Time and energy–In a grid down scenario, tasks such as doing laundry will re quire a lot more of each of those.
Health and wellness–Jim’s chapter on this topic is very good and includes useful info on personal sanitation. Want to know what you should have on hand for first aid? There’s info from Dr. Bones and Nurse Amy of DoomAndBloom.net.
Keeping meds cool–I’m intrigued by the FRIO insulin cooling case Jim mentions in his book. It’s designed to keep meds cool when there’s no refrigeration. It has received a number of favorable reviews.
Refrigeration–People have kept food and drink cool in various ways before we had electricity. If there’s not a way to keep something cool, ask yourself if it’s critical for life anyway. In a disaster, you just want to get through until a more normal order of life can be established again.
Destination Imagination–Jim was excited to talk about this program for children. It stimulates creativity and fosters self confidence and problem solving. These are qualities essential for survival in a disaster.
Self Defense–Jim does an excellent job covering this in his first book, Prepper’s Home Defense. There’s a little overlap in the chapter in his latest book, but it’s not duplicate content.
In a nutshell, Jim emphasizes the importance of situational awareness. And he wants you and me to have a reasonable perspective on security and self defense without going to extremes.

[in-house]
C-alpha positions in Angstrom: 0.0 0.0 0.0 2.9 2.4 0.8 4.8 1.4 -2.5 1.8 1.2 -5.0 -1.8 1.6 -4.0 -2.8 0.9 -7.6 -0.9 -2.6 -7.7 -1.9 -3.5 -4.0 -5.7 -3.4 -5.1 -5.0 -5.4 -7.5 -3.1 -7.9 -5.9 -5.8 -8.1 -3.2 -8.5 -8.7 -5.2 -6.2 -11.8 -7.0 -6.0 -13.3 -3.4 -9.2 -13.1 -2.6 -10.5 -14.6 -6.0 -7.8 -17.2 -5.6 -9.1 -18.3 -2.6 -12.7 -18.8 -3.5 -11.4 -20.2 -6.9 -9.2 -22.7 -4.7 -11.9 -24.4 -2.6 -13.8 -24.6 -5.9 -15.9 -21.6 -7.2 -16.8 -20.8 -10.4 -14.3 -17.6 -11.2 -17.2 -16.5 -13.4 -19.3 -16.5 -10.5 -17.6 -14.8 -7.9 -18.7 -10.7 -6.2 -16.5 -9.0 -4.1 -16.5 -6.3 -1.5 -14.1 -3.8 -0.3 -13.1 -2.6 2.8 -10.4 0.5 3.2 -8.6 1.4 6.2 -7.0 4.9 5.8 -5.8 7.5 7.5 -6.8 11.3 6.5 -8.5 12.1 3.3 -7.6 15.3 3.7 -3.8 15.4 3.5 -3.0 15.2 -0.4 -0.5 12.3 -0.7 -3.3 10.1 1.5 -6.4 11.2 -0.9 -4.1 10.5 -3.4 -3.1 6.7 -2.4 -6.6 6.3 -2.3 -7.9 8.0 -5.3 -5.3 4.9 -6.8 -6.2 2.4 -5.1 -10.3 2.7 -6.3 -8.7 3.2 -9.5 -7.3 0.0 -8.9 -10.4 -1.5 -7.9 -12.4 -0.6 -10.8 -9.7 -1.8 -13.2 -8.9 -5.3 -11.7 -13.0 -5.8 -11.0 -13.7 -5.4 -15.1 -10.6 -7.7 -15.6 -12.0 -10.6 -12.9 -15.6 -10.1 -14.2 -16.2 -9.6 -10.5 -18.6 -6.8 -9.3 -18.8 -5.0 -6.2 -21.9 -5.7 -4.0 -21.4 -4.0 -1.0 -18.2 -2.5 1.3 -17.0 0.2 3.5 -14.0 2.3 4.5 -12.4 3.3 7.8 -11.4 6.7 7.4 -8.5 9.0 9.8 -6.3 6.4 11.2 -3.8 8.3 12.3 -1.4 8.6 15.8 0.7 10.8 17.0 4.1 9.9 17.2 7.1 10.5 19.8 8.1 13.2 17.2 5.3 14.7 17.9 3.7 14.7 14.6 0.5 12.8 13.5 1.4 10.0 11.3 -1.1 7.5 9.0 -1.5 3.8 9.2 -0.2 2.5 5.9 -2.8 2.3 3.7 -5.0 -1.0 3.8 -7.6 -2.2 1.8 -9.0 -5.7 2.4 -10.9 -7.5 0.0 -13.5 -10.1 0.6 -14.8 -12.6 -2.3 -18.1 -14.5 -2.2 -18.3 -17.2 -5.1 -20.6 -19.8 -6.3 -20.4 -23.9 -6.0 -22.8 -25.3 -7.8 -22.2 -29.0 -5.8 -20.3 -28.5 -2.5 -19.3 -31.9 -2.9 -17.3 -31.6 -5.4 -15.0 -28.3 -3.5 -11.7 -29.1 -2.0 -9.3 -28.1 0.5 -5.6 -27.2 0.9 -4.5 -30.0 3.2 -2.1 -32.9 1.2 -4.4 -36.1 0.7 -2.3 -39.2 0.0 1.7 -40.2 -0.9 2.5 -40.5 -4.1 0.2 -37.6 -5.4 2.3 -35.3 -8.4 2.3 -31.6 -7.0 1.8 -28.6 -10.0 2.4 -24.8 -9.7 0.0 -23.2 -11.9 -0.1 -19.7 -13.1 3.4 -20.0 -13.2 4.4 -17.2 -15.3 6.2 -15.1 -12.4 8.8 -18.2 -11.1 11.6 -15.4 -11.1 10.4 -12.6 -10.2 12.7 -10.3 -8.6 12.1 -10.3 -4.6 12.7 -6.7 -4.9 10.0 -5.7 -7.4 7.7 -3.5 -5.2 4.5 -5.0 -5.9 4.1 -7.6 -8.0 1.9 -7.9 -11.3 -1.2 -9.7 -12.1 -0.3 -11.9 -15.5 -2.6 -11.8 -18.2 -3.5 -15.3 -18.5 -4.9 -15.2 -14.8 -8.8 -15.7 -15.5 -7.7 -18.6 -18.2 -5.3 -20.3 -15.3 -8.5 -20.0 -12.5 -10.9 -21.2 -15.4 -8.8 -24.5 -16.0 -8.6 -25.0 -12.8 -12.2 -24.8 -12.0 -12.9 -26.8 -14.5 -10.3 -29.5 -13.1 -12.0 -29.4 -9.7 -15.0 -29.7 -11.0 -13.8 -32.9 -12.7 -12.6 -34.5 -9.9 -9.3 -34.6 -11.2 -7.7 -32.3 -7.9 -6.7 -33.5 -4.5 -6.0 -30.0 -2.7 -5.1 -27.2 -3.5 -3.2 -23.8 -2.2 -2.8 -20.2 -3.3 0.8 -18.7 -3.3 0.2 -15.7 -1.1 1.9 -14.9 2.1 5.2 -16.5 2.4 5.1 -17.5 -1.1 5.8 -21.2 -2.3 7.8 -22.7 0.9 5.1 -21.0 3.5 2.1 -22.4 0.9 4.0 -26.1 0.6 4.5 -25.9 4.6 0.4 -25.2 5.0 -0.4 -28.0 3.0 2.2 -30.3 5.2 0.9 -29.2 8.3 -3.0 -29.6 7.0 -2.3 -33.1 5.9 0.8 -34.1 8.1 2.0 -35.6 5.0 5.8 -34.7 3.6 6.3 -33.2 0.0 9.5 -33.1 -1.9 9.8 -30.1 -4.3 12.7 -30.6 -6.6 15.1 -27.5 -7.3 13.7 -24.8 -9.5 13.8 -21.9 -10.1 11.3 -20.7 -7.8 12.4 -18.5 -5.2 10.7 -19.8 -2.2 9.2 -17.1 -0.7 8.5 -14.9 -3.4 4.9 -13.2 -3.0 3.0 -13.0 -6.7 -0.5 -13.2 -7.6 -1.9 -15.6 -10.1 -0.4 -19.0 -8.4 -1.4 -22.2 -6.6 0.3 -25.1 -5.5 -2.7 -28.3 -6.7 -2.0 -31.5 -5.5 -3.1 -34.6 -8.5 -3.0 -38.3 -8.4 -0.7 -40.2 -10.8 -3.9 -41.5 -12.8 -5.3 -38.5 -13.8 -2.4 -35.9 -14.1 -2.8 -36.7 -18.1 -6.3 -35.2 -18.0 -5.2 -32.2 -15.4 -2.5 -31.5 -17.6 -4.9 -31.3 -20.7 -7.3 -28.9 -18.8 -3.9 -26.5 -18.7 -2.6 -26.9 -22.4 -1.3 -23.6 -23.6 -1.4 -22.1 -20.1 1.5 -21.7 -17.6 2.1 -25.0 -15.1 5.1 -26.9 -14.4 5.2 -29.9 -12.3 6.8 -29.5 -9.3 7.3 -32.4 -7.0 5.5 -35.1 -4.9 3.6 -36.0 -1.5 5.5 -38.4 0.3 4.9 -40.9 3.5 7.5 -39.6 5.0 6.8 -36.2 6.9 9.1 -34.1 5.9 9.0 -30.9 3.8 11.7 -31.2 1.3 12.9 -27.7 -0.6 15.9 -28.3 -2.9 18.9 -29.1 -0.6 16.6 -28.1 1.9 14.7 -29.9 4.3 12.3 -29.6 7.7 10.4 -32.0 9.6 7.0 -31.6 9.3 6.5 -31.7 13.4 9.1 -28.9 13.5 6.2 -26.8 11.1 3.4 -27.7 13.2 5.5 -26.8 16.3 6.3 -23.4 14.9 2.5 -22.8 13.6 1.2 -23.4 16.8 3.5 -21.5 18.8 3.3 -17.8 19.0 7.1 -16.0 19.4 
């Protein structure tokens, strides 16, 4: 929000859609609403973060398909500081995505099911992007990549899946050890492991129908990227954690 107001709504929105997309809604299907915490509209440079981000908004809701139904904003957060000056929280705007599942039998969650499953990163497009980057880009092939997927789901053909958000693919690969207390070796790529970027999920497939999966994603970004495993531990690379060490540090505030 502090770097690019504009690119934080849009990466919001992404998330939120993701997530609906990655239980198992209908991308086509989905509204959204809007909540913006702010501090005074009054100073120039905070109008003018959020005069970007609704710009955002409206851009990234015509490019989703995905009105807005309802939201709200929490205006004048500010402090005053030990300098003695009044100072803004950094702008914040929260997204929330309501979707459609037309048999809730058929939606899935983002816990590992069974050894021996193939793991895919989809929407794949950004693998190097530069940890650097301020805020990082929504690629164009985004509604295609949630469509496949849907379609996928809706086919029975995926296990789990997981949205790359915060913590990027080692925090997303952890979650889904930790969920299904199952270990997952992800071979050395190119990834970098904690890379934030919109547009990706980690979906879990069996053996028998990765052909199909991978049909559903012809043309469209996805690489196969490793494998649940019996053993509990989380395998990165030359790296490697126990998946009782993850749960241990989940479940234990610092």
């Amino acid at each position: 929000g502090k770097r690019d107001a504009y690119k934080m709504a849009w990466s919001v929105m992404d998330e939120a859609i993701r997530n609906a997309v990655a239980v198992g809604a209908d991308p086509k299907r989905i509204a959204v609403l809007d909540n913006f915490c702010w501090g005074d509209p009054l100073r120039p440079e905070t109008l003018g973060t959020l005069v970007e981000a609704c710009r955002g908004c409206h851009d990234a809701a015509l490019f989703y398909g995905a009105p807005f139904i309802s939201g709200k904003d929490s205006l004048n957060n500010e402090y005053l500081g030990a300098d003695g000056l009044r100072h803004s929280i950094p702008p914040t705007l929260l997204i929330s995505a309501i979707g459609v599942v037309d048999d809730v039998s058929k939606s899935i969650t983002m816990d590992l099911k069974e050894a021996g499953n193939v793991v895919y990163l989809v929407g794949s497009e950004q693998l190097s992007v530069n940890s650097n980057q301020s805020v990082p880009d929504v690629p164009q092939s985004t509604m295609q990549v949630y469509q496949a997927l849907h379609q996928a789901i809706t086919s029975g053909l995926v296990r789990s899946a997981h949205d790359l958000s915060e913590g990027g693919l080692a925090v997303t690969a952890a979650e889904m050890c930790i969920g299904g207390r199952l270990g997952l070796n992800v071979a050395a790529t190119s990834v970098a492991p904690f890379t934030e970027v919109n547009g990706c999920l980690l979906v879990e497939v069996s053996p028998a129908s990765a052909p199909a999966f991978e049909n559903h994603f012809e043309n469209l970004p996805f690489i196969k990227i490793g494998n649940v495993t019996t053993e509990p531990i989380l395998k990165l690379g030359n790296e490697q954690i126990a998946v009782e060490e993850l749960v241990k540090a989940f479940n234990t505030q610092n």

Where to bug out–In his book he addresses not only the matter of how to decide on bugging out, but where to go. You don’t want to be a well equipped refugee. Pick out two or three locations from different directions.
Should you go to a relative’s or to a state or national park? Consider this. Jim points out that it takes a specialized set of skills to live off the land, and the majority of those who can do so have a better plan.
Should you take in another prepper who’s bugging out when he or she needs your help? You might be surprised by Jim’s response when you hear it.
Wilderness skills–Jim’s chapter on this tackles shelters of all kinds, such as debris huts, snow shelters, and even shelters for swamp and desert situations. As you might expect, there’s info on basic fire starting and direction finding. In fact, in our conversation we discussed how to determine directions using an analog watch.
Jim has loved the outdoors since his youth. There’s always something new to learn and experience. He believes in getting along with nature, not fighting it.
Retreats and communities–Jim’s opinionated on this one. If you want to join a group, start by getting to know the people around you. He discourages trying to fit into an existing group out there somewhere.
Tools–Though we didn’t discuss this in our conversation, in his book he spends time on the importance of having quality tools, too. Buy what you need now, and don’t skimp.
YOYO time–That stands for “You’re on your own.” Jim says he didn’t come up with that term himself, but it’s a good one. In his chapter on it, he talks about bartering. He’s not in favor of using .22 ammo for currency because it might be returned in a most unpleasant way.
There’s more–Hear my entire conversation with Jim Cobb on DestinySurvival Radio for October 3, 2013. I think you’ll really appreciate his common sense outlook. Find Jim online at SurvivalWeekly.com. And check out the classes and seminars from DisasterPrepConsultants.com.
Get The Prepper’s Complete Book of Disaster Readiness by first clicking on its title wherever you see it linked in this post. That takes you to the page where it’s featured.